How to Properly Freeze Your Fruit and Vegetables in 4 Easy Steps

12/13/2013 at 12:07 PM ET

Spoon Fork Bacon Frozen Fruit
Courtesy Spoon Fork Bacon

Jenny Park and Teri Lyn Fisher are the food stylist/recipe development/photography duo behind the blog Spoon Fork Bacon. Visit every Friday for their take on celebrity recipes, plus tips on cooking, entertaining, food photography and more.

To us, there’s nothing as glorious as fresh produce. During the summer we get excited about sweet and tart cherries, while in the fall we try to devour as many fresh figs as humanly possible. The only negative: We only have a small window each year to enjoy them at their best.

Our remedy for this is to freeze and preserve as much of our favorite produce as we can before their season ends. It sounds easy: Just stick your them in the freezer and be done with it, right? Not exactly. After many disappointing results, we realized that there’s an art to freezing, and we’re going to teach them to you in just four easy steps.

First, thoroughly wash and dry your produce. (Moisture will make them mushy in the freezer.) Trim, stem and cut everything down into usable portions so, when you thaw them out, you can use them them right away.

Next, spread the pieces of fruit or vegetables onto a clean baking sheet lined with parchment paper. This step is important: It ensures that the individual pieces freeze without clumping together into one big frozen block. Place the baking sheet into the freezer and let everything harden completely.

Spoon Fork Bacon Frozen Fruit
Courtesy Spoon Fork Bacon

Next, pour the pieces into a resealable plastic bag, removing as much excess air as possible before sealing the bag shut. Label the bag with the current date and store it in the freezer.

Spoon Fork Bacon Frozen Fruit
Courtesy Spoon Fork Bacon

Last and most important: Pull your frozen treats out of the freezer a couple months from now and bask in the fact that you’re enjoying plump, juicy raspberries in the middle of winter!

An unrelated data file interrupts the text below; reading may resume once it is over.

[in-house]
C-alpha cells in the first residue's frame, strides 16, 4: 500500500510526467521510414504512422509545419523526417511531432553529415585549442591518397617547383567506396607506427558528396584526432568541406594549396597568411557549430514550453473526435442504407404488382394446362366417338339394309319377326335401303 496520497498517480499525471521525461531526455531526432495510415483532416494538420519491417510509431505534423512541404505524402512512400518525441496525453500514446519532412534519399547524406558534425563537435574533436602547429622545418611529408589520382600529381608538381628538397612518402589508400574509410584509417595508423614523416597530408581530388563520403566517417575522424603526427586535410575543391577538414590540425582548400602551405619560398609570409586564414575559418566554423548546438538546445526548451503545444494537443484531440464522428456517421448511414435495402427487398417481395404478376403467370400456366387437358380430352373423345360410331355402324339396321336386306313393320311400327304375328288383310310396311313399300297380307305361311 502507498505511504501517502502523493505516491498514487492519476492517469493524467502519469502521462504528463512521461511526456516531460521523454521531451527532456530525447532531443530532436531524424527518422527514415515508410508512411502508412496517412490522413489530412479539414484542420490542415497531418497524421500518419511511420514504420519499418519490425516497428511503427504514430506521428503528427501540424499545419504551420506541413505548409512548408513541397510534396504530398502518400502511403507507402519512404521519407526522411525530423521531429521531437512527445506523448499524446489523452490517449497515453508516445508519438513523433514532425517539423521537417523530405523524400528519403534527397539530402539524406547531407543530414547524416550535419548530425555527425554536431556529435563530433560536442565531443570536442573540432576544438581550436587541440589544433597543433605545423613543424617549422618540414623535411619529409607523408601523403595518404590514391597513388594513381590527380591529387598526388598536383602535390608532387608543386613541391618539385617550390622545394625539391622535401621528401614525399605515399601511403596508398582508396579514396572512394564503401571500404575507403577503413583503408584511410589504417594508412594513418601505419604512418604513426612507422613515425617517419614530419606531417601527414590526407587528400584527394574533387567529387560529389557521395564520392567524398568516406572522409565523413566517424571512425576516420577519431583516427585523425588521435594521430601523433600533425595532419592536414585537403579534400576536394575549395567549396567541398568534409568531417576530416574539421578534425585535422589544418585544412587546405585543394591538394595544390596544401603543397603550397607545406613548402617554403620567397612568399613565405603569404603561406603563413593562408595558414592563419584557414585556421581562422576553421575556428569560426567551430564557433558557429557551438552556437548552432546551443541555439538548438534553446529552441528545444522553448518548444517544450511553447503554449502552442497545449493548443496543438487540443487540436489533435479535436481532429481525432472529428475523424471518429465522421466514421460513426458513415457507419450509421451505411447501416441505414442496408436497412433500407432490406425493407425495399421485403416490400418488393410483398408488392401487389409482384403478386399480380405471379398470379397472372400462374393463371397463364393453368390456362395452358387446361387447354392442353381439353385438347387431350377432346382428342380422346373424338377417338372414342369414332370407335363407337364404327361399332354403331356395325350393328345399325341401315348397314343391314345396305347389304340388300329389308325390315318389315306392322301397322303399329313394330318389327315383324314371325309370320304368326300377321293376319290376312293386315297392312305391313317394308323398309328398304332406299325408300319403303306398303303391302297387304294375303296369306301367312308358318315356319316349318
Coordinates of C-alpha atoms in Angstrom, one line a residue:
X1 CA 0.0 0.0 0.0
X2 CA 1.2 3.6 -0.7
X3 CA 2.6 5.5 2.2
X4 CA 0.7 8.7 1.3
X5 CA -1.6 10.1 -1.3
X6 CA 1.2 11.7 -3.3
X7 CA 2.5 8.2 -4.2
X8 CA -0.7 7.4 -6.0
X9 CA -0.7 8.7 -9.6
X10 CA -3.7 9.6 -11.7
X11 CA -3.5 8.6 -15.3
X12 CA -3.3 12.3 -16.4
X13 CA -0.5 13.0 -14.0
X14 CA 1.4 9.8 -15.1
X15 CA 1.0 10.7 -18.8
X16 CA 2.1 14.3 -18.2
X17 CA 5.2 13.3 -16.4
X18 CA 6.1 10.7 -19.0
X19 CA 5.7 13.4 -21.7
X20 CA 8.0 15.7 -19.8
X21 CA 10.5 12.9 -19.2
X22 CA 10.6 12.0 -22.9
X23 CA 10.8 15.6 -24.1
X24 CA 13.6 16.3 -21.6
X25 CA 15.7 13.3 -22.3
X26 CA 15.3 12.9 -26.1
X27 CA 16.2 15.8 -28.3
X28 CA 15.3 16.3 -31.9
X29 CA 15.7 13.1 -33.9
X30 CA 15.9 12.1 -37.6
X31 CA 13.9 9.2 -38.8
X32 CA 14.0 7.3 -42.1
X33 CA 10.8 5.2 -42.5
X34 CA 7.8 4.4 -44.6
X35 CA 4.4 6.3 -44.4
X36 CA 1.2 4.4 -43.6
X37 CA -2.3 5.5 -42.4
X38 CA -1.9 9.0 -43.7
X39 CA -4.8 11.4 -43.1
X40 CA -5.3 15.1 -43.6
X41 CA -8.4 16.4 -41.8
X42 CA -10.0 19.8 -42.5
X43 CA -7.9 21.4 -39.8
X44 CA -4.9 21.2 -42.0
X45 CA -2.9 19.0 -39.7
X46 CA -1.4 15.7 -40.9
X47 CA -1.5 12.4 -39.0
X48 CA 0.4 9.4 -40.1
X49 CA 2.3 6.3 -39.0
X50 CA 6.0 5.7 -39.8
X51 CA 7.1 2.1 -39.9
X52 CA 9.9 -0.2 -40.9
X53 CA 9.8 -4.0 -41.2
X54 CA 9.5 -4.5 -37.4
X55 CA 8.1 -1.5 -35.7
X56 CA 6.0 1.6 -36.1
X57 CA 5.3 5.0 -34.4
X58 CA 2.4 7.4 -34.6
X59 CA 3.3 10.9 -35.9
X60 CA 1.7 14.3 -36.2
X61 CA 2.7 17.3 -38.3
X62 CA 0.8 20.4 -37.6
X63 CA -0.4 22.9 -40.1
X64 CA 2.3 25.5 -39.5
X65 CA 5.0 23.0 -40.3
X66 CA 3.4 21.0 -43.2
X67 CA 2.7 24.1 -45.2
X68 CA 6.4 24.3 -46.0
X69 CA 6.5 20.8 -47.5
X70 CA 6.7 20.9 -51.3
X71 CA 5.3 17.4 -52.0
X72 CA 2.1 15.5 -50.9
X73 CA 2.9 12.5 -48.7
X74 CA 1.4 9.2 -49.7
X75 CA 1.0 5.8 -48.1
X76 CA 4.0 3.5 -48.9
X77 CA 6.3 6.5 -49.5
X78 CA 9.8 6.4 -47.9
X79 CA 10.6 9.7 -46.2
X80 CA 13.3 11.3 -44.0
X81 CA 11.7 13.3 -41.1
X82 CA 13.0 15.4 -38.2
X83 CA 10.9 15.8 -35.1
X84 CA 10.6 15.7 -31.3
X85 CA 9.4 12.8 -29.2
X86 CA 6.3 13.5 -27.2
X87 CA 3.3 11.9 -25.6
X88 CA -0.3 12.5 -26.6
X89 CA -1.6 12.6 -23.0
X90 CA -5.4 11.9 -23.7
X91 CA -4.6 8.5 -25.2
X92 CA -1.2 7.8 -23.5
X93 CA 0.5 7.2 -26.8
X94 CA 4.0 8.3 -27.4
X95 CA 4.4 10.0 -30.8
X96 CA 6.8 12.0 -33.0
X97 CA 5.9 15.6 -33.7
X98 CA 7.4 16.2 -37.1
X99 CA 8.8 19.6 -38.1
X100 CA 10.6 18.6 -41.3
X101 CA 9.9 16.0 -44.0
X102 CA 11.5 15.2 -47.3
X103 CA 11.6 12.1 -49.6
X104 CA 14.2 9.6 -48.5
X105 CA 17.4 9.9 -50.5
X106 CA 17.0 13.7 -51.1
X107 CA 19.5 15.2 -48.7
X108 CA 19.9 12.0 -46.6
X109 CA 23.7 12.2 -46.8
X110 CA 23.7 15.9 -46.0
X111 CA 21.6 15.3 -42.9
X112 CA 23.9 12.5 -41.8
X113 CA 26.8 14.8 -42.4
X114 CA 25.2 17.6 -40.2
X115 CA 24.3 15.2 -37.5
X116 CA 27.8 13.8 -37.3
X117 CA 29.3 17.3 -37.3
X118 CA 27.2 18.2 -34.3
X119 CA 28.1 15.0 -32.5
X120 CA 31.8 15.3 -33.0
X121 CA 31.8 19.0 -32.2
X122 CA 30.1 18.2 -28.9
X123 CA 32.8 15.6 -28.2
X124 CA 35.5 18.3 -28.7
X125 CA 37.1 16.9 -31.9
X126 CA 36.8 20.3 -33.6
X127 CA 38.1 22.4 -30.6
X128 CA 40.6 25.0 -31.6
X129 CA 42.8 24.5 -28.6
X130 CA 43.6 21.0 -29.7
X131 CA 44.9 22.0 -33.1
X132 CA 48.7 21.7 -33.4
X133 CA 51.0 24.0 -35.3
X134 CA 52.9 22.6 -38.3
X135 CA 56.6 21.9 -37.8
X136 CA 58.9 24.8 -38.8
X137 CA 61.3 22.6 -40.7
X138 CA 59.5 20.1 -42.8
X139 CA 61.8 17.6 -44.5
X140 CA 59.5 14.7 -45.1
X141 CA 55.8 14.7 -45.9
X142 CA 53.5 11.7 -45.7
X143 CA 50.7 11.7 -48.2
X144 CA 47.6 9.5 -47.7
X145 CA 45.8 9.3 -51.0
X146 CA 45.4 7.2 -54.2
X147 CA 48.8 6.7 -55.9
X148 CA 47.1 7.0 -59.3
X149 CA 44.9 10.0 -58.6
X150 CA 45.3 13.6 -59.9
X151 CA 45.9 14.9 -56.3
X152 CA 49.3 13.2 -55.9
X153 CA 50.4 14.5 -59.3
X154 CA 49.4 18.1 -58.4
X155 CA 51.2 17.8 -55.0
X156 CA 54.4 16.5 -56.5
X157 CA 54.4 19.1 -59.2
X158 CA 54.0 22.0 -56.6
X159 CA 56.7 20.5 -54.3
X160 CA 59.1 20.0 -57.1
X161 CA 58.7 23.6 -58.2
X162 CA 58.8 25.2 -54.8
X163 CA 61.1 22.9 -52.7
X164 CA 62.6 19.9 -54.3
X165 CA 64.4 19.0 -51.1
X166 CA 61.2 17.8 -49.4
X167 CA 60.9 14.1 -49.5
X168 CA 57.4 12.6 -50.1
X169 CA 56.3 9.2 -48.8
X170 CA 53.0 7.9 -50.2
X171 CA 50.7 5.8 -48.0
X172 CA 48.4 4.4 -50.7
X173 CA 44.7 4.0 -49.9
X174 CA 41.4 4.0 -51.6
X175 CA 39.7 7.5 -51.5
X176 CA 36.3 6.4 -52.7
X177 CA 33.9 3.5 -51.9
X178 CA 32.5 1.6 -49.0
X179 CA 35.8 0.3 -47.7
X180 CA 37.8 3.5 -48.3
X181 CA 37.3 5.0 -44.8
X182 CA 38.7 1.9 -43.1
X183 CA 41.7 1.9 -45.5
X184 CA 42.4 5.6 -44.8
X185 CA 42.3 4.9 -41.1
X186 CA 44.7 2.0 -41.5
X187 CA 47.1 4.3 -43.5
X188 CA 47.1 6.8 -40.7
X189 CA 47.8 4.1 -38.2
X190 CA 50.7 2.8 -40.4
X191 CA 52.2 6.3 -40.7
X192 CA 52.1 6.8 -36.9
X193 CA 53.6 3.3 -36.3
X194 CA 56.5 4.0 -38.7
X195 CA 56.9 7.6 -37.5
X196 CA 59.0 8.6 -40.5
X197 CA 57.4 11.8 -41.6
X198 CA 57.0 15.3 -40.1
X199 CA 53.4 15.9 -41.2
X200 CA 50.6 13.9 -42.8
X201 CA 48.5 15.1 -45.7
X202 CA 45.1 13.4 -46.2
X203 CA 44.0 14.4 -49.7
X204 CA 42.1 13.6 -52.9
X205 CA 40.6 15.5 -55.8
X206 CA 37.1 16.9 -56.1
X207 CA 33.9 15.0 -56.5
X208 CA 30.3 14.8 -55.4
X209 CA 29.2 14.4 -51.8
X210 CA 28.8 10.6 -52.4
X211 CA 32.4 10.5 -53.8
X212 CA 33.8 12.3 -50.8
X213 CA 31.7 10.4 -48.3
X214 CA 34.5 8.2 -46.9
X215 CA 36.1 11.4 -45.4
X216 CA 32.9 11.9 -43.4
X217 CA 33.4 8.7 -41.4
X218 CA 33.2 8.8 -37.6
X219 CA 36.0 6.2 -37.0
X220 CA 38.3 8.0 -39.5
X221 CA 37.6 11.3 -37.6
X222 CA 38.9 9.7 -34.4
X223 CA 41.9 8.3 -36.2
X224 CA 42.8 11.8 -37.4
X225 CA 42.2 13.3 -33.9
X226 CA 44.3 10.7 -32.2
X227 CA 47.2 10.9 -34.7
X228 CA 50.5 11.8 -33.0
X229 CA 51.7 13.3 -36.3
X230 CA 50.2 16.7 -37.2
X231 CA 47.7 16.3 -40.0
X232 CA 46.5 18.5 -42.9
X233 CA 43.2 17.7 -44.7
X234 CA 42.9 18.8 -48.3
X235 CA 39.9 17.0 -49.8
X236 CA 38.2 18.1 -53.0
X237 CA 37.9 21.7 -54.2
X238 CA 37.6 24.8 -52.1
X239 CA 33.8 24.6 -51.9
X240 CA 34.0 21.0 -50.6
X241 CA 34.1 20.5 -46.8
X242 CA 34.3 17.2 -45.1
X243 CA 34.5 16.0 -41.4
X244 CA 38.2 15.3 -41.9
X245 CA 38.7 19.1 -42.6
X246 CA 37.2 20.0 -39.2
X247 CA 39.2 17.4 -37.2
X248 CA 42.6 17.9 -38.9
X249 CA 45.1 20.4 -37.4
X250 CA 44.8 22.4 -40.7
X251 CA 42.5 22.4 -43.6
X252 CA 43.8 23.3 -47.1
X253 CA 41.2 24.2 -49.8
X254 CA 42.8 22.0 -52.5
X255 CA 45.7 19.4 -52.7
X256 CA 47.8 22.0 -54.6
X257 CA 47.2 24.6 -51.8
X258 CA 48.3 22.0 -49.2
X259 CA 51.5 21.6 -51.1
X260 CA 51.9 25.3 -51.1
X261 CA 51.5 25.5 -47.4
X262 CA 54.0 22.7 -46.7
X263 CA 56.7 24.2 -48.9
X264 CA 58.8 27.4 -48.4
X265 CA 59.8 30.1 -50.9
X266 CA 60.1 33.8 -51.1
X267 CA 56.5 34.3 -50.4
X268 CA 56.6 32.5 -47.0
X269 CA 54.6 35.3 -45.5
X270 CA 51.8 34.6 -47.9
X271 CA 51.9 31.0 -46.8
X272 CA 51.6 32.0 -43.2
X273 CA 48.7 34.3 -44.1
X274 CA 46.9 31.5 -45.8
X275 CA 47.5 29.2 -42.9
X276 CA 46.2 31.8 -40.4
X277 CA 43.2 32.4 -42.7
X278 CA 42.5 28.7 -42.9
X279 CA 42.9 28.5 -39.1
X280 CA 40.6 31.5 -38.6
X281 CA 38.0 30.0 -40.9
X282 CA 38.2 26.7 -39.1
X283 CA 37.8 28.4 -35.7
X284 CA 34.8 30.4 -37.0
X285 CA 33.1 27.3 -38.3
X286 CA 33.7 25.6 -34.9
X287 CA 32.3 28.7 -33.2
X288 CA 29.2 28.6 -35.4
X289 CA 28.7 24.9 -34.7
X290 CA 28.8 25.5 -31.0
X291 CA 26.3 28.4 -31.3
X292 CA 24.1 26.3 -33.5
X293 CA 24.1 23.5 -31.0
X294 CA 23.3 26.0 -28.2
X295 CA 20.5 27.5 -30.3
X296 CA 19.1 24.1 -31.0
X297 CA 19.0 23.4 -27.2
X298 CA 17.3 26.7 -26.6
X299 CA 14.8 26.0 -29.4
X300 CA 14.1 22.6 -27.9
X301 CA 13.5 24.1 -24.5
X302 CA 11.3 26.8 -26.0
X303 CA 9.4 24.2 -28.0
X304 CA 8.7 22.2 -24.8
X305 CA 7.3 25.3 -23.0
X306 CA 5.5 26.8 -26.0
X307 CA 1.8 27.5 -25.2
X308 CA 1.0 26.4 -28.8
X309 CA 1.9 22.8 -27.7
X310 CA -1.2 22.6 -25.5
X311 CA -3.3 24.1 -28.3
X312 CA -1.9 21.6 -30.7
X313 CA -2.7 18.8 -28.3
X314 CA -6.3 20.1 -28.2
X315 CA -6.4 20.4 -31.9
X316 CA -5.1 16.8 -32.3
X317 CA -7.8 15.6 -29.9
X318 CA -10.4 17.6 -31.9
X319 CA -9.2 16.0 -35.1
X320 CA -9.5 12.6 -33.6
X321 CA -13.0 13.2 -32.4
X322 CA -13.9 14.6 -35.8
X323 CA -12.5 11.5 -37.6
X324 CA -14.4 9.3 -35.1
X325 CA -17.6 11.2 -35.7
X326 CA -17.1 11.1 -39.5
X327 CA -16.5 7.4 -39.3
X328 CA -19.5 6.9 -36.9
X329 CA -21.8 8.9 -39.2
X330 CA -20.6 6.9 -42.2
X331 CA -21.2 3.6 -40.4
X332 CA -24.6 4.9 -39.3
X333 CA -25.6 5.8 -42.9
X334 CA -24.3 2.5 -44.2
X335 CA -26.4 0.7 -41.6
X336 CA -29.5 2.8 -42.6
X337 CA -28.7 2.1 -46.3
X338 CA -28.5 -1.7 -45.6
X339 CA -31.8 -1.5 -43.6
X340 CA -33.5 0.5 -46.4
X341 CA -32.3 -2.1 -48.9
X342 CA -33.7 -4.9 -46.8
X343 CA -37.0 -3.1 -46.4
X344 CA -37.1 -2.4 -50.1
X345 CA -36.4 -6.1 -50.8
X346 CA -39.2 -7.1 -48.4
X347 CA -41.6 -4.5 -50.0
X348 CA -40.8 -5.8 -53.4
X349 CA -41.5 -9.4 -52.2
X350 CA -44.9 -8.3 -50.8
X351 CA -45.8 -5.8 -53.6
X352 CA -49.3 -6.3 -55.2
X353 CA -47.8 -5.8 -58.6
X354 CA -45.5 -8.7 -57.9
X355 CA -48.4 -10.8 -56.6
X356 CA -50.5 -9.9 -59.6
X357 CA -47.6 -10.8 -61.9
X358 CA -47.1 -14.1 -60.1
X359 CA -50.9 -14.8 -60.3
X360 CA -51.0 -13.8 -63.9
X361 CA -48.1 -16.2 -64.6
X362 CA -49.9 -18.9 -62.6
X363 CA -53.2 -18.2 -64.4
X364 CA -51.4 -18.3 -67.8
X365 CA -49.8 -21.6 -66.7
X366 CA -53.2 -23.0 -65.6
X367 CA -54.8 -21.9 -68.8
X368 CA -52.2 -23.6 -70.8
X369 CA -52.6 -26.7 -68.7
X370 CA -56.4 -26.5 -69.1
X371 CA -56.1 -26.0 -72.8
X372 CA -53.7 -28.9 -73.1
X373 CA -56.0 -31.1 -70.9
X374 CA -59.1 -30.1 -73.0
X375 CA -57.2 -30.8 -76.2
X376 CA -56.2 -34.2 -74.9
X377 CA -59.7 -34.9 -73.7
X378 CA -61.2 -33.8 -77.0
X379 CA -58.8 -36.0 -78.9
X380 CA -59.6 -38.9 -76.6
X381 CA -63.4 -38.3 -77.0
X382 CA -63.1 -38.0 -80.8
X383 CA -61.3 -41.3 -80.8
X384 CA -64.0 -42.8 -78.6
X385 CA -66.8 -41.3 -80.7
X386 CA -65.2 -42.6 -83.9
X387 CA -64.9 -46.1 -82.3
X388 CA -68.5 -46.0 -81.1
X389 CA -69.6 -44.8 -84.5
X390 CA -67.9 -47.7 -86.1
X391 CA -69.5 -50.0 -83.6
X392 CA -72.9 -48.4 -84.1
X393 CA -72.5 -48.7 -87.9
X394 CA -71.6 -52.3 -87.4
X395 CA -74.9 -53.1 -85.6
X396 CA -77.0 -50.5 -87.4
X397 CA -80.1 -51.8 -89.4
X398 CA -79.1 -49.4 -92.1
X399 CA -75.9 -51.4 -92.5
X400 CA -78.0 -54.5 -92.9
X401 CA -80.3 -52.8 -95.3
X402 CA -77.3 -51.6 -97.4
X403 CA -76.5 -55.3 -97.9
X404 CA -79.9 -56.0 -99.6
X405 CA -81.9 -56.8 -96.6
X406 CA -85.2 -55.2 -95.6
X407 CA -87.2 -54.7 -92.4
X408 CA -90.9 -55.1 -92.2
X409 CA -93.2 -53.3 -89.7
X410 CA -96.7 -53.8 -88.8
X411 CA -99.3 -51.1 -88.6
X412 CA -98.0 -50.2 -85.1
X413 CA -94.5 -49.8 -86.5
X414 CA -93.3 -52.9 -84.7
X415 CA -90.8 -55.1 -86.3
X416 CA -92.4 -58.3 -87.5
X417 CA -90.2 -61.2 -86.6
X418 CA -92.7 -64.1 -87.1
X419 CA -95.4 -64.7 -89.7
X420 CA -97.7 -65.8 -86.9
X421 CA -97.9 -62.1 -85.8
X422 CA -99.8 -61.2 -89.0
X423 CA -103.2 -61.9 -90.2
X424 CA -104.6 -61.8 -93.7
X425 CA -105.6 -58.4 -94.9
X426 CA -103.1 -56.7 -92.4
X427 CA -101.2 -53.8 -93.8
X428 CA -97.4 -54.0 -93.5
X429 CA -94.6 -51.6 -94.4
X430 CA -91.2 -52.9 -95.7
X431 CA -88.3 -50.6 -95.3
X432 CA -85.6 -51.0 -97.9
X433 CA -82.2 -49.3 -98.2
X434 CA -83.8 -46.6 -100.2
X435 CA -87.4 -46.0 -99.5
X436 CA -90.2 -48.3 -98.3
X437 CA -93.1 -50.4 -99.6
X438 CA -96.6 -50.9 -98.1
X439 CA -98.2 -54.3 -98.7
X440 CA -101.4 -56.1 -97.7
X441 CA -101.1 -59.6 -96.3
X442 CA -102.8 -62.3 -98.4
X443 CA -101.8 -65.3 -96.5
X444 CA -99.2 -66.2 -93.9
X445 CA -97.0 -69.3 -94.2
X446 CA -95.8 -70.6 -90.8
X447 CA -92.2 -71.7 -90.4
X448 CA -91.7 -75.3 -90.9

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The Latest Craze in Disco Styles Is See-Through Jeans—but Beware of Foggy Bottoms
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The Latest Craze in Disco Styles Is See-Through Jeans—but Beware of Foggy Bottoms

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On a clear day, you can see forever—or at least that’s the wicked thought behind L.A. designer Agi Berliner’s transparent idea: see-through jeans. Exhibitionists notwithstanding, most folks wear them over bathing suits or as attention-getting evening wear with halters, garter belts and body stockings. Created for the disco crowd, the $34 jeans are selling like, well, hot pants. In just six weeks, 25,000 pairs have already been sold in such major department store chains as Macy’s, Bonwit’s and Saks.

“What’s limiting American designers is that we’re afraid to do something different,” says Berliner, 32, a Hungarian émigré who fled with her family to the U.S. in 1956. Agi thought up the gimmick in London while marveling at the way plastics were being employed by designers of punk fashion. In her L.A. office, where she designs for La Parisienne junior sportswear, Agi spent five days on the phone and six weeks testing to come up with the right plastic.

Agi herself tried out the French-cut jeans with the zipper in front, and quickly found several problems: Some plastics tore away from stitching, others wouldn’t bend and all fogged with perspiration. The ideal material proved to be a vinyl supplied by a bookbinder. The steam was eliminated with a series of vents behind the knees and in the crotch. “They’re no hotter than polyester pants,” claims Agi, “and if you wear them with tights, they won’t stick to your legs.”

Whatever the discomfort and despite the problem of Saturday night feverishness, discomaniacs report one major advantage of the plastic pants: no laundry bills. To keep Berliner’s see-through jeans clear, all the wearer needs is a little Windex.

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Fabiola Garcia on

Great tips!

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